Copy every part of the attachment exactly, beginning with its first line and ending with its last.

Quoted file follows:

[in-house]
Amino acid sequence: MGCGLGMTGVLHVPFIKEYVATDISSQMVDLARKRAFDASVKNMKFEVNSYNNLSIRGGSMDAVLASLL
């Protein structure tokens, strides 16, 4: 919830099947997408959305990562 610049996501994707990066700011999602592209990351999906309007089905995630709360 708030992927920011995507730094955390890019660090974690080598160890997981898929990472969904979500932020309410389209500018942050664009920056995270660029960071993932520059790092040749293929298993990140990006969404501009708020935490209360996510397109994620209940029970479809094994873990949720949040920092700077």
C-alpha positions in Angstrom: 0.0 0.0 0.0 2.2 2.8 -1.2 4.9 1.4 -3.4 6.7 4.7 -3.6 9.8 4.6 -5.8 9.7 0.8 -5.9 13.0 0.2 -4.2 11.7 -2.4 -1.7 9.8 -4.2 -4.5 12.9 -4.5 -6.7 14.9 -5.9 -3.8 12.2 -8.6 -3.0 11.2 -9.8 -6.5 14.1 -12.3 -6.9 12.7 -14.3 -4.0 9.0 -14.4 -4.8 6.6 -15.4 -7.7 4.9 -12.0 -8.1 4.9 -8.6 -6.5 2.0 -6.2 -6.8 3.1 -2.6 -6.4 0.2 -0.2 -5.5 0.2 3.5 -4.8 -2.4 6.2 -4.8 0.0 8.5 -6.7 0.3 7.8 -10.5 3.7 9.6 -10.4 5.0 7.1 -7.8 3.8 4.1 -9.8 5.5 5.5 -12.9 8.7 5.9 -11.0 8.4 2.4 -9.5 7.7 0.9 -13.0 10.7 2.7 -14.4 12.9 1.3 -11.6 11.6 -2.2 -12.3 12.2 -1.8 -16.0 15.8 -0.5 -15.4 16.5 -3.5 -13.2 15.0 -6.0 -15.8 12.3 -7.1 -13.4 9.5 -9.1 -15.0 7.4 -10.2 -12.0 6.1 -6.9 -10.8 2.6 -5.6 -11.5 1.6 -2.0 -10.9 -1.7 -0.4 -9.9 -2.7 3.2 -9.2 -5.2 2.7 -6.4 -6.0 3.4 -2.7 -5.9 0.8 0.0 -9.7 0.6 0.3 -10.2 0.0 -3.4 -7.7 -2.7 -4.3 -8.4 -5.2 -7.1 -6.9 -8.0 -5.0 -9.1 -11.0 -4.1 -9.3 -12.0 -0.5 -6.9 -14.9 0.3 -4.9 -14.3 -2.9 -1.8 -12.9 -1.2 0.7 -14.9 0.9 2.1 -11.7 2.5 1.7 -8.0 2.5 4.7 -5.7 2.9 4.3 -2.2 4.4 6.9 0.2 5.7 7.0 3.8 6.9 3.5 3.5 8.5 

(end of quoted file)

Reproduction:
[in-house]
Amino acid sequence: MGCGLGMTGVLHVPFIKEYVATDISSQMVDLARKRAFDASVKNMKFEVNSYNNLSIRGGSMDAVLASLL
């Protein structure tokens, strides 16, 4: 919830099947997408959305990562 610049996501994707990066700011999602592209990351999906309007089905995630709360 708030992927920011995507730094955390890019660090974690080598160890997981898929990472969904979500932020309410389209500018942050664009920056995270660029960071993932520059790092040749293929298993990140990006969404501009708020935490209360996510397109994620209940029970479809094994873990949720949040920092700077």
C-alpha positions in Angstrom: 0.0 0.0 0.0 2.2 2.8 -1.2 4.9 1.4 -3.4 6.7 4.7 -3.6 9.8 4.6 -5.8 9.7 0.8 -5.9 13.0 0.2 -4.2 11.7 -2.4 -1.7 9.8 -4.2 -4.5 12.9 -4.5 -6.7 14.9 -5.9 -3.8 12.2 -8.6 -3.0 11.2 -9.8 -6.5 14.1 -12.3 -6.9 12.7 -14.3 -4.0 9.0 -14.4 -4.8 6.6 -15.4 -7.7 4.9 -12.0 -8.1 4.9 -8.6 -6.5 2.0 -6.2 -6.8 3.1 -2.6 -6.4 0.2 -0.2 -5.5 0.2 3.5 -4.8 -2.4 6.2 -4.8 0.0 8.5 -6.7 0.3 7.8 -10.5 3.7 9.6 -10.4 5.0 7.1 -7.8 3.8 4.1 -9.8 5.5 5.5 -12.9 8.7 5.9 -11.0 8.4 2.4 -9.5 7.7 0.9 -13.0 10.7 2.7 -14.4 12.9 1.3 -11.6 11.6 -2.2 -12.3 12.2 -1.8 -16.0 15.8 -0.5 -15.4 16.5 -3.5 -13.2 15.0 -6.0 -15.8 12.3 -7.1 -13.4 9.5 -9.1 -15.0 7.4 -10.2 -12.0 6.1 -6.9 -10.8 2.6 -5.6 -11.5 1.6 -2.0 -10.9 -1.7 -0.4 -9.9 -2.7 3.2 -9.2 -5.2 2.7 -6.4 -6.0 3.4 -2.7 -5.9 0.8 0.0 -9.7 0.6 0.3 -10.2 0.0 -3.4 -7.7 -2.7 -4.3 -8.4 -5.2 -7.1 -6.9 -8.0 -5.0 -9.1 -11.0 -4.1 -9.3 -12.0 -0.5 -6.9 -14.9 0.3 -4.9 -14.3 -2.9 -1.8 -12.9 -1.2 0.7 -14.9 0.9 2.1 -11.7 2.5 1.7 -8.0 2.5 4.7 -5.7 2.9 4.3 -2.2 4.4 6.9 0.2 5.7 7.0 3.8 6.9 3.5 3.5 8.5 